Between the first menstrual cycle (menarche) a female has during puberty and menopause, a woman's body undergoes a monthly hormone-driven set of changes to prepare it for a potential pregnancy. This monthly cycle of changes is known as the menstrual cycle. (Please note that the menstrual cycle is not the same as menstruation. The difference is that menstruation is the elimination of the thickened endometrial layer while the menstrual cycle is the entire monthly set of changes including menstruation).
The menstrual cycle is split up into four phases:
The Follicular Phase
The Luteal Phase
Menstruation occurs when the egg from the last cycle is not fertilized. This is when a female is said to 'get their period.'
Since a pregnancy has not occurred, the levels of estrogen and progesterone (hormones) fall. As a result, the thickened inner layer of the uterus (the endometrium) is no longer needed, and is broken down. The layer is shed as menstrual flows, which usually comprise blood, mucus and cells from the endometrium (endometrial cells).
You could think of this as the egg being a girl all prepared for a boy to take her to prom (fertilize the egg). However, on prom night, the boy (a sperm cell) completely bails and does not show up to fertilize the egg, forcing her to have to get rid of all the painstaking preparations. Yes, think of it like that, but every month for an average 40 years.
This phase will last for 3-7 days.
The Follicular Phase
The follicular phase actually also starts on the same day as the first day of menstruation.
At this phase, the hypothalamus (a small region of the brain responsible for regulating body temperature and releasing hormones) tells the pituitary gland (a 'master gland' in the brain responsible for controlling the activity of most of the glands in your body) to begin releasing Follicle Stimulating Hormone (FSH). This hormone tells the ovaries to produce between 5 and 20 small sacs known as follicles. Each follicle contains an immature ovum, or egg. Often, only one follicle keeps growing to maturity and travels to the ovarian surface while the remaining follicles gradually fade and are absorbed back into the body.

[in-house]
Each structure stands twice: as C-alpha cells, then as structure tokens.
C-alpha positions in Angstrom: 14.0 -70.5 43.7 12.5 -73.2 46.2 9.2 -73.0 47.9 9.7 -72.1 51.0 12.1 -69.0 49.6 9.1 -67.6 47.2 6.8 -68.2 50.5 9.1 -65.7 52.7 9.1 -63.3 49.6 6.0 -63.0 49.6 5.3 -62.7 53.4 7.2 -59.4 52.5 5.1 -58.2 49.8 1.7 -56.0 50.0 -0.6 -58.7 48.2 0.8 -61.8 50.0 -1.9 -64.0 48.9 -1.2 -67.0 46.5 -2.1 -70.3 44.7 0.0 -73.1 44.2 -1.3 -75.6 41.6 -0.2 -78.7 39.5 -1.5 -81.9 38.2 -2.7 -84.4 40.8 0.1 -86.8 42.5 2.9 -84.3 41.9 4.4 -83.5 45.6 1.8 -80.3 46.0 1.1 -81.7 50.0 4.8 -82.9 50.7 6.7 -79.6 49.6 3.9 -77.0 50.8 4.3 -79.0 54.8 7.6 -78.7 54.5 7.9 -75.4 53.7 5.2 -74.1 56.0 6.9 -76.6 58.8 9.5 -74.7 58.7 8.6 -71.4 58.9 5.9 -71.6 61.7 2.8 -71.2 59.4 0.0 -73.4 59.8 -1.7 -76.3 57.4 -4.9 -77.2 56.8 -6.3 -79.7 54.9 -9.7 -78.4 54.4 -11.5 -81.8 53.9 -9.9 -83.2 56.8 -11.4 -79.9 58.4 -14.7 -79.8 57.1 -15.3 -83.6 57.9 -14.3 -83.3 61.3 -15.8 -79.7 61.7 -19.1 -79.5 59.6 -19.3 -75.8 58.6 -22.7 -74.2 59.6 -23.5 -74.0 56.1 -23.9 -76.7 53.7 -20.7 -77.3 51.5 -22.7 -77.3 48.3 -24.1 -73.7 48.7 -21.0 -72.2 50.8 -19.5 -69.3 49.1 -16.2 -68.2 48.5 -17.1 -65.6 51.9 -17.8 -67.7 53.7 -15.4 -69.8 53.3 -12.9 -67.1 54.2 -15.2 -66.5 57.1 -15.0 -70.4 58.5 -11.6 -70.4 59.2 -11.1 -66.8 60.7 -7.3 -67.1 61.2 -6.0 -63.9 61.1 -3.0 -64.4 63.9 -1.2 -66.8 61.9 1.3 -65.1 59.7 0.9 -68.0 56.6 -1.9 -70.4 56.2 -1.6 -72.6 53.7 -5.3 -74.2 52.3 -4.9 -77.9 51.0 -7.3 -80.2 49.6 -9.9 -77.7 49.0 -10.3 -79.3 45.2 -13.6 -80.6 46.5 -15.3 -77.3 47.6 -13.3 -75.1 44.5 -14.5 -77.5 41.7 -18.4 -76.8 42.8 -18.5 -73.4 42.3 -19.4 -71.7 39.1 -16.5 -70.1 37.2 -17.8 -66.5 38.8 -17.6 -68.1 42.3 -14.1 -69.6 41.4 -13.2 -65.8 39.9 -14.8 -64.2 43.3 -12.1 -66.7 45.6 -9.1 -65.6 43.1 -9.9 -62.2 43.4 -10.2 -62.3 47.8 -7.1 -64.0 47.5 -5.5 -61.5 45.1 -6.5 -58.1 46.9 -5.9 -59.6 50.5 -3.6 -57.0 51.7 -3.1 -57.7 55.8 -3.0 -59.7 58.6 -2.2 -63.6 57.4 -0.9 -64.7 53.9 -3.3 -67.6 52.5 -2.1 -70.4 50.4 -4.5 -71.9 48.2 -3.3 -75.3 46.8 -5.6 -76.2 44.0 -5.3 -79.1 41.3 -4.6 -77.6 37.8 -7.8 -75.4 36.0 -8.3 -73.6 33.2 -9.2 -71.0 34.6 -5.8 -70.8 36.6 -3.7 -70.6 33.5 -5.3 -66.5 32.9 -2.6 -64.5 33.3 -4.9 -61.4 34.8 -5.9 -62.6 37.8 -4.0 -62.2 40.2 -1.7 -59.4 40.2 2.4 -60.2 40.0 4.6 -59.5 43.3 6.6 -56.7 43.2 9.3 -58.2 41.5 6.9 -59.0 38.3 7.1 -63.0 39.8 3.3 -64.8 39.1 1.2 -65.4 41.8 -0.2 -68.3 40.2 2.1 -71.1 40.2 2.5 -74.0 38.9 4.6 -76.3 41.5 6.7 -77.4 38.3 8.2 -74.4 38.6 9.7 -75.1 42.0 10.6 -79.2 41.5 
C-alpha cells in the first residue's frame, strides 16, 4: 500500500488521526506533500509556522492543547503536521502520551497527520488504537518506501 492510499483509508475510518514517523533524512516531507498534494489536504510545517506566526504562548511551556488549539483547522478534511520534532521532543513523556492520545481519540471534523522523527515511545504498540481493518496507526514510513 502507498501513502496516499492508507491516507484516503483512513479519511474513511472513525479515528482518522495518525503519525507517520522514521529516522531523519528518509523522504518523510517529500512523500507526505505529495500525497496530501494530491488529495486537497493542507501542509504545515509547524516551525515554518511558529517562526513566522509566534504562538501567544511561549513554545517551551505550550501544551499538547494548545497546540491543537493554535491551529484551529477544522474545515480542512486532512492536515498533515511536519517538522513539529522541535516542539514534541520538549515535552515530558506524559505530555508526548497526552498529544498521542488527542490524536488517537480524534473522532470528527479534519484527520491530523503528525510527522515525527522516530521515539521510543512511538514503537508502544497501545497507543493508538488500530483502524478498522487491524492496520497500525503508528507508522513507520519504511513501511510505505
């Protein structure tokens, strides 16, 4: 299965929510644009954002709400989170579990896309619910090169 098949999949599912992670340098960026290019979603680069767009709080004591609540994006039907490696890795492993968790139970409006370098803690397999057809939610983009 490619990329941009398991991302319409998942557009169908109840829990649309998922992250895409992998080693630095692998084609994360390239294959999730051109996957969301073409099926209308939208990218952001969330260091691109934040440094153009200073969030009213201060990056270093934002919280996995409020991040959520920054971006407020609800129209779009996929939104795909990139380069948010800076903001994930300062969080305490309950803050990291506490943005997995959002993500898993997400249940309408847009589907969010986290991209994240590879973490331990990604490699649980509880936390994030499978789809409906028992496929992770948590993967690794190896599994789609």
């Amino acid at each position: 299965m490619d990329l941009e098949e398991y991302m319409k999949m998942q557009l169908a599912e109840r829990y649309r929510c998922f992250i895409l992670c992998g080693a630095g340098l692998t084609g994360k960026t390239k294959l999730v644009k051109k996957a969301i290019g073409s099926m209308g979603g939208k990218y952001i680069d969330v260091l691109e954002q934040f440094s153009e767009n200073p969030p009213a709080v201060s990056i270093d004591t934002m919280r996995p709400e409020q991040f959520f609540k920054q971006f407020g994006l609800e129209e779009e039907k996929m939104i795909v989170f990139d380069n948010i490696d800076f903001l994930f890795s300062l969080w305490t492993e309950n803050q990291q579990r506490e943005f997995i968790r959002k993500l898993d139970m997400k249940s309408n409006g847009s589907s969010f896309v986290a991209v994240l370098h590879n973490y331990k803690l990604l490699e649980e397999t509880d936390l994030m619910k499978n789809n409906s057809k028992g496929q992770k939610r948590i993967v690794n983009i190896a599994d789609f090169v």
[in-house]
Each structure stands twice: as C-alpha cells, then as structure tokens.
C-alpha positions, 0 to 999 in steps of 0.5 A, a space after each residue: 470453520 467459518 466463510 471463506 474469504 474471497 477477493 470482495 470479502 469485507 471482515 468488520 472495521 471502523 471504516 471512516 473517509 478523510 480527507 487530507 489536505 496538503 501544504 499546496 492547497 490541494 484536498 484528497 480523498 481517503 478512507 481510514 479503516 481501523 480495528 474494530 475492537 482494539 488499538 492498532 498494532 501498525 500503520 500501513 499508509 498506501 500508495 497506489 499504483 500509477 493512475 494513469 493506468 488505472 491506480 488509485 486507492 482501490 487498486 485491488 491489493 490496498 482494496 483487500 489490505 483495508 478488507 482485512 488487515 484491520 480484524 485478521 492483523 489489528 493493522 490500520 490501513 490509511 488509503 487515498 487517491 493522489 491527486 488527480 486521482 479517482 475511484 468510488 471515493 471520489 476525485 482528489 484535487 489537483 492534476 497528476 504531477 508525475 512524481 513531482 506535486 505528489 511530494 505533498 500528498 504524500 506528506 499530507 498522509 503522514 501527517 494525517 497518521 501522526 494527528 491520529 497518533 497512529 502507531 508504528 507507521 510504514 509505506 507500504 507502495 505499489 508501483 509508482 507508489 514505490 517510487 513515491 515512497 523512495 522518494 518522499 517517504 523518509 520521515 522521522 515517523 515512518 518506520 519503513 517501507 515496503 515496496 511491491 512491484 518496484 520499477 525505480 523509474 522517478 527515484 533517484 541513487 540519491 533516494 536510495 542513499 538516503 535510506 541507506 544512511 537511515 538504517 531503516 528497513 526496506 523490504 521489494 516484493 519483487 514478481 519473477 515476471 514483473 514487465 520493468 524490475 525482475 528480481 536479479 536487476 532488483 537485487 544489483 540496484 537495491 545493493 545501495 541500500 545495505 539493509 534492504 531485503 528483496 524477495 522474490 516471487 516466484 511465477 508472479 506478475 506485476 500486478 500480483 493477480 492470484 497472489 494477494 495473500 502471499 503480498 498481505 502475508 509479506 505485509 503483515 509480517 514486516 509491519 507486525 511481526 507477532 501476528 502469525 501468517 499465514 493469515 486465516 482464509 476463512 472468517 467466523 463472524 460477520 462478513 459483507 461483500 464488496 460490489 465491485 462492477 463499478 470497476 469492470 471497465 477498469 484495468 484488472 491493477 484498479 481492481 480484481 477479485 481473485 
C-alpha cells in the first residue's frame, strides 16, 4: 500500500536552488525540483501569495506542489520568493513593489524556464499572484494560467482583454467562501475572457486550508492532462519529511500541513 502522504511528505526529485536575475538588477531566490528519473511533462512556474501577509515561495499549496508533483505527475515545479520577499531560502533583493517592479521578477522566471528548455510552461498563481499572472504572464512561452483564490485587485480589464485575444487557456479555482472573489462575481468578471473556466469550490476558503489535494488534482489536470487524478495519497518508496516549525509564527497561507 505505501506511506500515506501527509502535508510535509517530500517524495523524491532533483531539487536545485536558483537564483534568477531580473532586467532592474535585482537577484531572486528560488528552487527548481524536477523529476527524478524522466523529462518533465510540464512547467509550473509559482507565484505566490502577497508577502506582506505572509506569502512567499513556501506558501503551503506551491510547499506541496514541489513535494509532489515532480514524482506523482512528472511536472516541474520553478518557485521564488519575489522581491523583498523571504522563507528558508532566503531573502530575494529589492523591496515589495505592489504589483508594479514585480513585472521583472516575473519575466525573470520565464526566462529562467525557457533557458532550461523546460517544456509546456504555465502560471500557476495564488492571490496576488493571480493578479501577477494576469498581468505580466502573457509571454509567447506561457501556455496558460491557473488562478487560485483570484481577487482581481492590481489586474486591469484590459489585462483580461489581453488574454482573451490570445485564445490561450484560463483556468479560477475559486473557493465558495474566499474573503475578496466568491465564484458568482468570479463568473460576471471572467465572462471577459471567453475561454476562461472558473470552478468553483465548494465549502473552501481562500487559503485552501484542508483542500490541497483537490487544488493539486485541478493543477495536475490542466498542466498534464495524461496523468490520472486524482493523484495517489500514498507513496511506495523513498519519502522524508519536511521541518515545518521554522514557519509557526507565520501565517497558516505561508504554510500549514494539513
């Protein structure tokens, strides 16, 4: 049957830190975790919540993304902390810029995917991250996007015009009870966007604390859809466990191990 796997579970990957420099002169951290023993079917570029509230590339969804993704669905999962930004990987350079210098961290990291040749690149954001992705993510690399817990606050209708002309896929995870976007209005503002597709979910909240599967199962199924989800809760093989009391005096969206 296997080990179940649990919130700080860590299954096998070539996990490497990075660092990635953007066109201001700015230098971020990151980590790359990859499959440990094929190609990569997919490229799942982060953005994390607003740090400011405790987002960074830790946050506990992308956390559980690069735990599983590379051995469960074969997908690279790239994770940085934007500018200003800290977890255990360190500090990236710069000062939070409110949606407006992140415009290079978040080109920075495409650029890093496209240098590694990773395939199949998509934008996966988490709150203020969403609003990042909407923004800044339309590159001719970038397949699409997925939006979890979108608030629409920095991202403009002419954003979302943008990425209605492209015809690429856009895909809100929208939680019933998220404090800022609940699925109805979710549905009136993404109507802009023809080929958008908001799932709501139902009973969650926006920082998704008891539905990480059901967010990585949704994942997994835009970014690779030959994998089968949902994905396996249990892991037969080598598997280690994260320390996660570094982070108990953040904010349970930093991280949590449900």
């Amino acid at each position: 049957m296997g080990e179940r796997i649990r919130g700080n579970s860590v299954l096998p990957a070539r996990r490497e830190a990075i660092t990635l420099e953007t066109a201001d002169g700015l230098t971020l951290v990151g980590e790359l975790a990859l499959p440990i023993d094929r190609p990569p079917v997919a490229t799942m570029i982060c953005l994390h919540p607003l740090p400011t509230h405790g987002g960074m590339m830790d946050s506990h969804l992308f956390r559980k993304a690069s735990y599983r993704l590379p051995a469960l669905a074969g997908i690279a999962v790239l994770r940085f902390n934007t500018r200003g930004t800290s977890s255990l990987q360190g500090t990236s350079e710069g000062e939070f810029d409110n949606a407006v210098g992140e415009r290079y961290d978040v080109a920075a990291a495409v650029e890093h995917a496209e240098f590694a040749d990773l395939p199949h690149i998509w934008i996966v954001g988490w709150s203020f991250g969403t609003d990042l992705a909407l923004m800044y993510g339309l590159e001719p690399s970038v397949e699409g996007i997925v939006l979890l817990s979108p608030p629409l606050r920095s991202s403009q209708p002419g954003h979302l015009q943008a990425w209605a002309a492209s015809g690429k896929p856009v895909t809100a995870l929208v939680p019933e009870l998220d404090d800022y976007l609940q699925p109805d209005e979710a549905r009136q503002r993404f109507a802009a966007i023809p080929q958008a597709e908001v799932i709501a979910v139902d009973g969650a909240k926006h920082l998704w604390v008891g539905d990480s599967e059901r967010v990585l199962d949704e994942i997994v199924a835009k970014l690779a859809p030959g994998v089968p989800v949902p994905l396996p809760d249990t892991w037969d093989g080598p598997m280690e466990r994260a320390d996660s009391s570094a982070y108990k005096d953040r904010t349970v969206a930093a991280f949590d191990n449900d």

The developing follicle causes a rise in the level of estrogen, which causes the lining of the uterus (endometrium) to thicken in preparation for a potential pregnancy. The hypothalamus in the brain recognizes these rising levels and releases a chemical called gonadotrophin-releasing hormone (GnRH). This hormone prompts the pituitary gland to produce raised levels of luteinising hormone (LH) and FSH.
This lasts for an average of 16 days, however, it can range between 11-27 days based on a woman's particular cycle.
The release of luteinising hormone in the follicular phase triggers ovulation. Ovulation is the release of a mature egg from the ovary. The mature egg is extracted from the follicle (cyst) and is transported from the ovary to the fallopian tube. If fertilization does not occur during this phase, the egg continues to the uterus and dissolves within 6 to 24 hours.
This phase lasts for about a day.
The Luteal Phase
In ovulation, the egg is burst out of its follicle, but the ruptured follicle stays on the surface of the ovary. For the next two weeks or so, the follicle transforms into a structure known as the corpus luteum. This structure starts releasing progesterone, along with small amounts of estrogen. This combination of hormones maintains the thickened lining of the uterus, waiting for a fertilized egg to implant itself in the endometrium.
If a fertilised egg implants in the lining of the uterus, it produces the hormones that are necessary to maintain the corpus luteum. This includes human chorionic gonadotrophin (HCG),( the hormone that is detected in a urine test for pregnancy). The corpus luteum keeps producing the raised levels of progesterone that are needed to maintain the thickened lining of the uterus.
If pregnancy does not occur, the corpus luteum withers and dies, usually around day 22 in a 28-day cycle. The drop in progesterone levels causes the lining of the uterus to fall away, starting the cycle all over again.
The luteal phase is a sort of 'make or break phase' based on what happens in ovulation. If the egg is fertilized, it implants itself in the uterine wall (endometrium) and it makes the hormones necessary to maintain the corpus luteum and the uterine wall. However, if the egg is not fertilized, the hormones are not released, so the thickened uterine lining breaks down (menstruation).
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